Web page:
Why ‘being yourself’ isn’t always the best personal branding strategy for business


Lead with intention and a desire to add value to the audience and the rest will follow.
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In 2022, Braden Wallake, CEO of marketing start up HyperSocial posted a video of himself crying on LinkedIn. Some would say he was being his most vulnerable authentic self and yet the video went viral for all the wrong reasons.

Extensively reported in the media at the time and referred to as the ‘crying CEO’, Wallake had posted about his experience laying off several team members. Problem was that the post was all about his perspective and how it made him feel with little mention or thought about the staff who now found themselves without a job.

One might argue that Wallake’s biggest mistake was the lack of thought put into the post, its purpose and whether it served anyone but himself.

When it comes to powerful personal branding, it is not about putting all of yourself out there for the sake of attention. Your personal brand and anything you do to shape it may be about you, but it is not just for you. You are ideally using your image, voice, and likeness to represent a product, business, message or idea that is bigger than yourself. What part of yourself are you putting on show and for what purpose?

We ask ourselves,”if a tree falls in a forest and no one is around to hear it, does it make a sound?”.

When it comes to branding, personal or not, we could ask, “if you launch an idea, product or business and there is no audience, customers, or shared perception, can you call it a brand?”.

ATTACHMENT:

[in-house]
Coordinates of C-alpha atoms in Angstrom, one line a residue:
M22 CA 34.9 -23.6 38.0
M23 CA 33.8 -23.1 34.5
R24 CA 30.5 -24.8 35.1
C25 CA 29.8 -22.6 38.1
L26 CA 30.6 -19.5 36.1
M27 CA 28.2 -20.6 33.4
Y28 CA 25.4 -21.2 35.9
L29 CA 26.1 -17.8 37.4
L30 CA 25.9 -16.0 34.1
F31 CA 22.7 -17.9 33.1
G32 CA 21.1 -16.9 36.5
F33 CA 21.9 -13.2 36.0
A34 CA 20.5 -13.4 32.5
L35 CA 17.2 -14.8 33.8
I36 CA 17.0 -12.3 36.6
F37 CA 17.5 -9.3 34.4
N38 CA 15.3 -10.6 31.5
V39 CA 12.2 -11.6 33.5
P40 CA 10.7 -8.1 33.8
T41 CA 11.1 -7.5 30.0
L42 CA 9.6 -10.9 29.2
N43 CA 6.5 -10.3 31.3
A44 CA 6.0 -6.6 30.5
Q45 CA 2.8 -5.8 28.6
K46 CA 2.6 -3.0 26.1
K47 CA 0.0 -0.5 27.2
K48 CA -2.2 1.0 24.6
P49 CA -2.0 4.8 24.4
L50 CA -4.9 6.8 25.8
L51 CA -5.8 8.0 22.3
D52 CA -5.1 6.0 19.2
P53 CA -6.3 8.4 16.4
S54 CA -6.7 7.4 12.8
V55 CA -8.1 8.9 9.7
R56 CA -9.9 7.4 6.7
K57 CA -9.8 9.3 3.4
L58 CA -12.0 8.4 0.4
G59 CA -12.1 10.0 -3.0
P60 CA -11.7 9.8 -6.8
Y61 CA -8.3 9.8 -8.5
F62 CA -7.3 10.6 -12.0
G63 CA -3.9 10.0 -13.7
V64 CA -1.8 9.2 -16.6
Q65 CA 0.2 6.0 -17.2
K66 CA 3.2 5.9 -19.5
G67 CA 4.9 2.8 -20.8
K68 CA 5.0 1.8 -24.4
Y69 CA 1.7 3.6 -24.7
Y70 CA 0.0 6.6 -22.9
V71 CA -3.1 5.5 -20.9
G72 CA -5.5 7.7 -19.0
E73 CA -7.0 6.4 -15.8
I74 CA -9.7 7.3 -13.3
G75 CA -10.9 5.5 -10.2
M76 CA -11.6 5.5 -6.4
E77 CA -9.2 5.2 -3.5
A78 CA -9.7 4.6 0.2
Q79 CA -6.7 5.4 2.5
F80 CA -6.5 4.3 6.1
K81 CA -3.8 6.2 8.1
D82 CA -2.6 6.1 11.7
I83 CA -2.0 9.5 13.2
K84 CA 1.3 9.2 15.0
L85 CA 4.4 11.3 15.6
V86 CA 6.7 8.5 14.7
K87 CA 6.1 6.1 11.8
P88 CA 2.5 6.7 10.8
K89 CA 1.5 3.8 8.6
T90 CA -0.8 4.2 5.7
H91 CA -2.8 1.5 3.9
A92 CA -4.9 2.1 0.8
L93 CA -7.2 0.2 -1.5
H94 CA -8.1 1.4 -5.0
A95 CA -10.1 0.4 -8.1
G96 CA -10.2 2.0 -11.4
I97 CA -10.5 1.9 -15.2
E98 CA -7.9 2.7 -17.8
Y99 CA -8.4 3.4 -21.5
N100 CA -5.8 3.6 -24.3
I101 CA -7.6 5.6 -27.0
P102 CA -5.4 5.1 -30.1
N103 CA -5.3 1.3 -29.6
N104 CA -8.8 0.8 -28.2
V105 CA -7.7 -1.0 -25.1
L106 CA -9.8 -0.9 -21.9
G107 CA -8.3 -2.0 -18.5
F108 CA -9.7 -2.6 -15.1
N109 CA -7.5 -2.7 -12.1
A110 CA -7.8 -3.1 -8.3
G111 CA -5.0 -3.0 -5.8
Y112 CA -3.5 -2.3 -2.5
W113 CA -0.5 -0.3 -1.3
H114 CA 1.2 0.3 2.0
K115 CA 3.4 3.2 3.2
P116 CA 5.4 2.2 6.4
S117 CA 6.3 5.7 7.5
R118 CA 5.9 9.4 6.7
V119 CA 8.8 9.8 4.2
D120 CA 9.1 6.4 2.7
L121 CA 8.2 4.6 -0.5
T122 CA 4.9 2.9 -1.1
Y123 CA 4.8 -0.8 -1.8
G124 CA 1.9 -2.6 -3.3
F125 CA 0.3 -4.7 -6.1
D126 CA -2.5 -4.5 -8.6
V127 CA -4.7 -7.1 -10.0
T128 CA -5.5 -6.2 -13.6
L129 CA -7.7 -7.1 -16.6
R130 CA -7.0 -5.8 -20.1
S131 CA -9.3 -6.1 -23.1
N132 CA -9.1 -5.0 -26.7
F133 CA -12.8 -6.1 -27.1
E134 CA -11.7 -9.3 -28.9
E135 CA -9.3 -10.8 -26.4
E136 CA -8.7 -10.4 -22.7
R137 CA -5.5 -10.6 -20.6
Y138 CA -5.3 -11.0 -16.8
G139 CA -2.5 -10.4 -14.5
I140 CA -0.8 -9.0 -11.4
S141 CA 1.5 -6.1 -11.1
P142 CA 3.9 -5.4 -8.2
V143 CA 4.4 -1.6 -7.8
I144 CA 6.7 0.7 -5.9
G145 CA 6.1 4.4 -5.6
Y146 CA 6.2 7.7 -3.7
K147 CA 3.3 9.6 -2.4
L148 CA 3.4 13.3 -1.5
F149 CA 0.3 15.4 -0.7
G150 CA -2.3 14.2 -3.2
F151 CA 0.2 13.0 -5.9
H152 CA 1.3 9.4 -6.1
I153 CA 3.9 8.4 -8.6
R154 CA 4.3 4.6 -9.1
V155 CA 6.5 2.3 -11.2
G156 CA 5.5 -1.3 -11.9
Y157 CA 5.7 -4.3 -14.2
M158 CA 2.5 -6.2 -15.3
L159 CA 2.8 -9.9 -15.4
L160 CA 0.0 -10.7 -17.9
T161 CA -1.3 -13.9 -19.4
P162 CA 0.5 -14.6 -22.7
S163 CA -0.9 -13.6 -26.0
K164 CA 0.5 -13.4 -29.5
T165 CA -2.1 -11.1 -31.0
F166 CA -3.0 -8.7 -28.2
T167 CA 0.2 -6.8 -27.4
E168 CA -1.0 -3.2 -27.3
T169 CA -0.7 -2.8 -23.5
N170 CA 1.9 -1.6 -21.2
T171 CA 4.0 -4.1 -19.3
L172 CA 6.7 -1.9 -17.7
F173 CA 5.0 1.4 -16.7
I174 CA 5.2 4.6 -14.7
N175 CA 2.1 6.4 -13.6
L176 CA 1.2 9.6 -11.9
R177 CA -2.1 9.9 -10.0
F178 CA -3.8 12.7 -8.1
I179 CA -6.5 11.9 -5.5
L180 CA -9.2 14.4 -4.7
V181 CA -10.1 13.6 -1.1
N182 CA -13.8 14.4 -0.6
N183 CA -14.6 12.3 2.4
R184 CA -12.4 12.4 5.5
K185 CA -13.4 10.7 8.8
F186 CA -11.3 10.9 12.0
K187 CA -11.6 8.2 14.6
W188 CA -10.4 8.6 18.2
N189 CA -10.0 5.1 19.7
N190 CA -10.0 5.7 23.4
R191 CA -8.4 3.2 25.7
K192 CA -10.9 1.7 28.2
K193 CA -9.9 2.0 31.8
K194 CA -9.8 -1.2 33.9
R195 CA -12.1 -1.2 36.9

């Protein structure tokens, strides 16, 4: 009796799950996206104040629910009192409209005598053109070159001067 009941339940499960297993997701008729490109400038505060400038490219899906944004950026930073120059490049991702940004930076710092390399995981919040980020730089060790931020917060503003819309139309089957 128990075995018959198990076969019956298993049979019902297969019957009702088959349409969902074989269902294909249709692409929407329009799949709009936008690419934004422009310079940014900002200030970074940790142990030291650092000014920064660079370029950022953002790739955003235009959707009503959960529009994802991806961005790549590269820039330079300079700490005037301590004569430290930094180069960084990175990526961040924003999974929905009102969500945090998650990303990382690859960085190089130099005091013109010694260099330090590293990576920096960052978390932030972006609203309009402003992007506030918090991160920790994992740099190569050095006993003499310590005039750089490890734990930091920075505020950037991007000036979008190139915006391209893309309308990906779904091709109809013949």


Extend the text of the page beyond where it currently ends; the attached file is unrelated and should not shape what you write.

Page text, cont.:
The moral of the story as it applies to personal branding is ‘be yourself’ yes, but make sure you keep your purpose and audience top of mind.

Organisational psychologist, executive coach and author of ‘Authentic Gravitas’, Dr Rebecca Newton, suggests leaders show up in a way that closes the gap between their intention and impact. In the book she says, “Being authentic demands clarity and discipline to sometimes move away from old habits, to try new things and be true to your intention for impact.” This then changes the game from focusing on ‘being yourself’ to being authentic to the version of yourself that allows you to lead, serve and connect with others purposefully.

As multi-dimensional, ever evolving, creative beings, it is unrealistic to think we would ever be able to encapsulate or communicate all that we are and all the roles we play. Nor should we aim to put everything on show and open for public debate. In case you are wondering how to know what to put out there and what to keep behind the scenes, here are 3 questions to help you decide-

Will sharing this add value to the audience I am reaching out to?

Does what I am sharing resonate with the person I want to be in the future?

Would I want what I am sharing to feature on the cover of the New York Times?

Numerous studies show consumers want to know and connect with the leaders of the brands they support. Talent wants to know the people they will work for when they are looking for roles. Investors want to get to know the founders of the companies they are potentially going to invest in.

It is not a question of if personal branding is relevant and important, it is a question of how you are going to make it work for you and for what purpose. My advice is lead with intention and a desire to add value to the audience and the rest will follow.

Carlii Lyon is a personal branding coach and speaker. www.carliilyon.com.au

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